Journal Club- reflections on our first term
6 January 2018
Author: Vicki Barnett (Research Lead at Notre Dame High School)
New and improved: widening participation
I gave Journal Club a bit of a revamp when I started as Research Lead back in September. One of my key aims as Research Lead has been to appeal to the masses of our teaching staff, to cater for the busy teacher who believes they don’t have time for research in amongst everything else they have to do.
With that in mind, I decided to make Journal Club a once a month affair, with the topics largely chosen well in advance. This way, teachers would know what was coming up, could commit to a particular topic and the reading without it feeling too frequent or too last minute to fit things in. I also tried to pick areas for discussion that would reflect CPD needs identified by staff as well as big research topics to again encourage a variety of staff to participate.
November: Cognitive Load Theory
So far, two of these meet ups have occurred. The first (back in November) was based around Cognitive Load Theory. The reading I directed everyone to before the meeting was: Cognitive Load Theory: Research that teachers really need to understand (2017)
I’ve spent some time this past year looking at Cognitive Load Theory ever since Dylan Wiliam proclaimed it ‘the single most important thing for teachers to know’ back in January 2017. My reading on it had enforced the idea that it was significant research, and led me into investigating ways to ease the load, such as Dual Coding, so I thought it was important to discuss with fellow staff.
November’s Journal Club saw a meeting of minds of science teachers, politics and economics teachers, history teachers, and sociology and psychology teachers, and we discussed whether this was as important as Wiliam had suggested. The dynamics of the group (made up of teachers who had been in the profession for 5 years and over) allowed us to discuss whether this was new research or merely stuff that teachers already knew and were aware of. The group discussed the implications of the research, and the impact it would have on their day to day teaching – the biggest takeaway point for many seemed to be in relation to the separate audio-visual processing functions of the brain, and how too much of one could cause overload. I think we all agreed we are guilty of reading from a PowerPoint!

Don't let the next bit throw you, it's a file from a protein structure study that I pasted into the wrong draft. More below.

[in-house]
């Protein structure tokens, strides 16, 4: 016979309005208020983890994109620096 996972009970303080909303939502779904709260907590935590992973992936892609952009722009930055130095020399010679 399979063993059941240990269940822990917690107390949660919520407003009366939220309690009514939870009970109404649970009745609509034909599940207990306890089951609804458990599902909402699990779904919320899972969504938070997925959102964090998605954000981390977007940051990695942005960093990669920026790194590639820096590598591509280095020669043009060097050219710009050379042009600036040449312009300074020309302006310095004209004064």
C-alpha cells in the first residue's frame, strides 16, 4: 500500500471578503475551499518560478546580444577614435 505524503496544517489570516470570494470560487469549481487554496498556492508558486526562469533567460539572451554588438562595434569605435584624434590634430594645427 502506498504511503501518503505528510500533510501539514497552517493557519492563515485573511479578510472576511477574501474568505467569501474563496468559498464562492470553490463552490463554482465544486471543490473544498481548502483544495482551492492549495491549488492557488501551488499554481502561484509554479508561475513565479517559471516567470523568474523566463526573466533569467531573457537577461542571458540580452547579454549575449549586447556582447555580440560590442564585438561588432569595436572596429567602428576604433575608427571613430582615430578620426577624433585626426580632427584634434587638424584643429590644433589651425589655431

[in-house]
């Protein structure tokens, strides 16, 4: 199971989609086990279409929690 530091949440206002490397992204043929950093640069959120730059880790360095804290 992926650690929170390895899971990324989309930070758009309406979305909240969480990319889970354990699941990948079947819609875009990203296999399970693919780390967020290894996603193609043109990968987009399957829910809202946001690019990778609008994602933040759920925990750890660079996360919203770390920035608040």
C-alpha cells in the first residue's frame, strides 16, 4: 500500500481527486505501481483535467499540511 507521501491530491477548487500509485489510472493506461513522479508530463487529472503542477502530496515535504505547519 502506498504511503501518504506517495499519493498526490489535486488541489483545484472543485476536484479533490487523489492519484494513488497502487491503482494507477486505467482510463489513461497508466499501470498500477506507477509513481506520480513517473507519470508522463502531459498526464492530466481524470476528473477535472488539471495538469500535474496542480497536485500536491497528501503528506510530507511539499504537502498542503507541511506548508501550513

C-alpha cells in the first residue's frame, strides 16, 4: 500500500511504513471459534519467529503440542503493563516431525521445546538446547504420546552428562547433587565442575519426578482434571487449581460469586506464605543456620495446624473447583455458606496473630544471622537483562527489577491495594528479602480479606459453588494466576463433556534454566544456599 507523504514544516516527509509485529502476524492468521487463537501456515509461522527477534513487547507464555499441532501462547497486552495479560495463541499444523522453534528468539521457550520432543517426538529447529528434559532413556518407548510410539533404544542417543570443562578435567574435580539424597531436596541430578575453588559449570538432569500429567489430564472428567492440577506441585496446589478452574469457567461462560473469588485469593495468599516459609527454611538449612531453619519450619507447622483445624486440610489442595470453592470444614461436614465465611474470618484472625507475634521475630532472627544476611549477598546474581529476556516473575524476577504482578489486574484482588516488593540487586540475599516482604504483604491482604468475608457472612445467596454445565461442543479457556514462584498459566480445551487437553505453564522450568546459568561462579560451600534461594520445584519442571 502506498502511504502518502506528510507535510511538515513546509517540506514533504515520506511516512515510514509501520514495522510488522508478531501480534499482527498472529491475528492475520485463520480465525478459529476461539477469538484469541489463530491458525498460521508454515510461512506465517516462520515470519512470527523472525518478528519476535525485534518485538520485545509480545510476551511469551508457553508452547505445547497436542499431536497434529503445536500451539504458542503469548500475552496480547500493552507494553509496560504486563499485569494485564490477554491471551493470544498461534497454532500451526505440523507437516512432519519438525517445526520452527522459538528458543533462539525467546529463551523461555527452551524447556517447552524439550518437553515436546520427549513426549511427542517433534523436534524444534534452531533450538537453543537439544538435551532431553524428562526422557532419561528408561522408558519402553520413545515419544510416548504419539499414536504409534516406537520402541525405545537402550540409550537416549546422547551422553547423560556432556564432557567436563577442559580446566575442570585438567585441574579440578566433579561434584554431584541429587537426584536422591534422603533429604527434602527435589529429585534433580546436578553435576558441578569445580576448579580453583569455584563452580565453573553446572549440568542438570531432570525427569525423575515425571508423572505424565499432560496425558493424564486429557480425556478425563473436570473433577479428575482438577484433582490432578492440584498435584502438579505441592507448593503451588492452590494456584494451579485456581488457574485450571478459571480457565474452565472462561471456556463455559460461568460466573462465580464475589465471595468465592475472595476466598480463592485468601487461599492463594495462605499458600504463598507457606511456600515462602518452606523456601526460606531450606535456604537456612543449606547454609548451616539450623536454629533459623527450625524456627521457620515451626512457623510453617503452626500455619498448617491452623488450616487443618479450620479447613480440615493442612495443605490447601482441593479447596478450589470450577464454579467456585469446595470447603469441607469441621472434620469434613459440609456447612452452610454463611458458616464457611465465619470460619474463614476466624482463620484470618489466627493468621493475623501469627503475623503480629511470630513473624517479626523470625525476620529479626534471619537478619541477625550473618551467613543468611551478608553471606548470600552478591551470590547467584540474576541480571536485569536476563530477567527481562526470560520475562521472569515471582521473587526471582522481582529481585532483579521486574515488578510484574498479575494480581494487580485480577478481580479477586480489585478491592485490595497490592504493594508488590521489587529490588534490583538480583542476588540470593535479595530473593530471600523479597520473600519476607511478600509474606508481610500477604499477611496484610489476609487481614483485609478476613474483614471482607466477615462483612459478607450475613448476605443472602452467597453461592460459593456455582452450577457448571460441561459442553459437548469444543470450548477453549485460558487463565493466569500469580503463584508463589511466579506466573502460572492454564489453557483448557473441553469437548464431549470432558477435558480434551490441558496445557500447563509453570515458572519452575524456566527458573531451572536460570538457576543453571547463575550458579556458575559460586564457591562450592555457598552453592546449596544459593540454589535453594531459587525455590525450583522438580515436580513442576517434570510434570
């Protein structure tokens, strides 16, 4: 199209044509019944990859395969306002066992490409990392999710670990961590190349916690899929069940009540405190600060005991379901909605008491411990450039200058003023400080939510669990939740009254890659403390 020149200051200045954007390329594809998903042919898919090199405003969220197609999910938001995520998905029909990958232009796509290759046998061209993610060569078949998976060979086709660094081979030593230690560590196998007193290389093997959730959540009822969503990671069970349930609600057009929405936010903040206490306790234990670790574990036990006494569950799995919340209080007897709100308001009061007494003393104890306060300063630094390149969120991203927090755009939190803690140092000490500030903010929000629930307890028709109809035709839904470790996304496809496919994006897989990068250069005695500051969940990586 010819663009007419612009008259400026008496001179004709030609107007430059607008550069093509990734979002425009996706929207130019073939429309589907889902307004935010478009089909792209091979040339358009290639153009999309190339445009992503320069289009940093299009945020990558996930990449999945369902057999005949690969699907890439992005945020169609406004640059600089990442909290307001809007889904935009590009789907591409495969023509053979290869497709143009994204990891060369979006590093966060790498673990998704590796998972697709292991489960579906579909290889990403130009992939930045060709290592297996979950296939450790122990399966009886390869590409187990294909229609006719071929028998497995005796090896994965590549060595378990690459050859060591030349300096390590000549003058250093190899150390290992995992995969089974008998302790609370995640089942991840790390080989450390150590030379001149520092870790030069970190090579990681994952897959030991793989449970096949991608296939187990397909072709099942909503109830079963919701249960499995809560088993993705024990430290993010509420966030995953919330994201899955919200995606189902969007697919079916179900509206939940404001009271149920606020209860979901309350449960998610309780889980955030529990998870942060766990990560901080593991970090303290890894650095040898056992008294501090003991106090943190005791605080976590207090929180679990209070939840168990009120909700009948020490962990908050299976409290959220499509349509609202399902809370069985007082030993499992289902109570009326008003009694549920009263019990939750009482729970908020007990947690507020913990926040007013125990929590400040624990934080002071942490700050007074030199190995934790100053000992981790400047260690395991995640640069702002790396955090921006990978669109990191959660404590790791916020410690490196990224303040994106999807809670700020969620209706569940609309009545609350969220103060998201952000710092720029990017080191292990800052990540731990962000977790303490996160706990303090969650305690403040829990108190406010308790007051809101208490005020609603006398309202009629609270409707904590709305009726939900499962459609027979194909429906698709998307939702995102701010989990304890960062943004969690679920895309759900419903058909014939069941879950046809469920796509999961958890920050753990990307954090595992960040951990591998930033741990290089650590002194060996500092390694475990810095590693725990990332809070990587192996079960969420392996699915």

December: What makes great teaching?
The second meeting in December built upon something we had been looking at as a school earlier in the year, which was what great teaching looks like at Notre Dame High School. Entirely separately, as a school we were looking at ways in which observations and feedback can be tailored more specifically to the nature of our school, but this led me to ponder whether there was research out there that could specifically identify what makes a good teacher. I am also a mentor for the first time this year, and so consequently I would love to mould and create a great history teacher but found myself questioning the criteria for this. What does a person need to have and/or do to make them ‘great?’ The reading I chose for this Journal Club was the Sutton Trust’s 2014 paper on ‘What Makes Great Teaching?’ (the conclusions are summarised in the first few pages so you don’t need to read the whole paper – it is very interesting though!)
This time Journal Club included scientists, historians, psychologists, drama and English teachers, religious studies teachers amongst others. I also specifically invited our cohort of trainees in to see what they thought, and to get an insight into their teacher training and how far it reflected the conclusions reached by the paper. We cross examined the list we came up with as teachers and compared it to the 6 key findings made by the paper, identifying how many similarities we had made – interestingly there were a lot of similarities, but some big areas missing from our school list that the Sutton Trust had identified (predominantly the importance of subject knowledge and behaviour management, but perhaps that’s because as a staff we take those two things as a given?).
The majority of the discussion focused on the best way to observe and quantify ‘great teachers’ – the report identified that one off lesson observations are likely to be an inaccurate measurement of teaching, and we discussed the possibilities of whether the teaching staff would be prepared to follow the report’s recommendation on getting feedback from the students themselves: they are, after all, the people who see us on a daily basis. Unsurprisingly, this met with a difference of opinion amongst the group. Finally we examined the traits that the research suggest have little impact, things such as setting groups and praise. It was interesting to see the group’s opinion on setting as some of our subjects are setted, some aren’t, and some have recently moved away from it. Overall, it was a really interesting debate due to the variety of teachers present, and I feel very privileged to be able to oversee these discussions and understand what teachers think not only of the research but also to hear their experiences in the classroom.
The next Journal Club in January will be building on teachers’ experiences of mocks and revision before the Christmas Holidays, and looking at what the research says about the revision techniques available.
If you would like to discuss ideas for starting start your own Journal Club, you can come along and talk to Vicki at our next Research Leads Network meeting on 5th February. Sign up here.Posted on 6 January 2018
Posted in: Blog
Tags: Cognitive Load Theory, cognitive science, Dual Coding, dylan william, Journal Club, NorRel, Norwich Research Leads Network, Research Lead, Sutton Trust, What makes great teaching?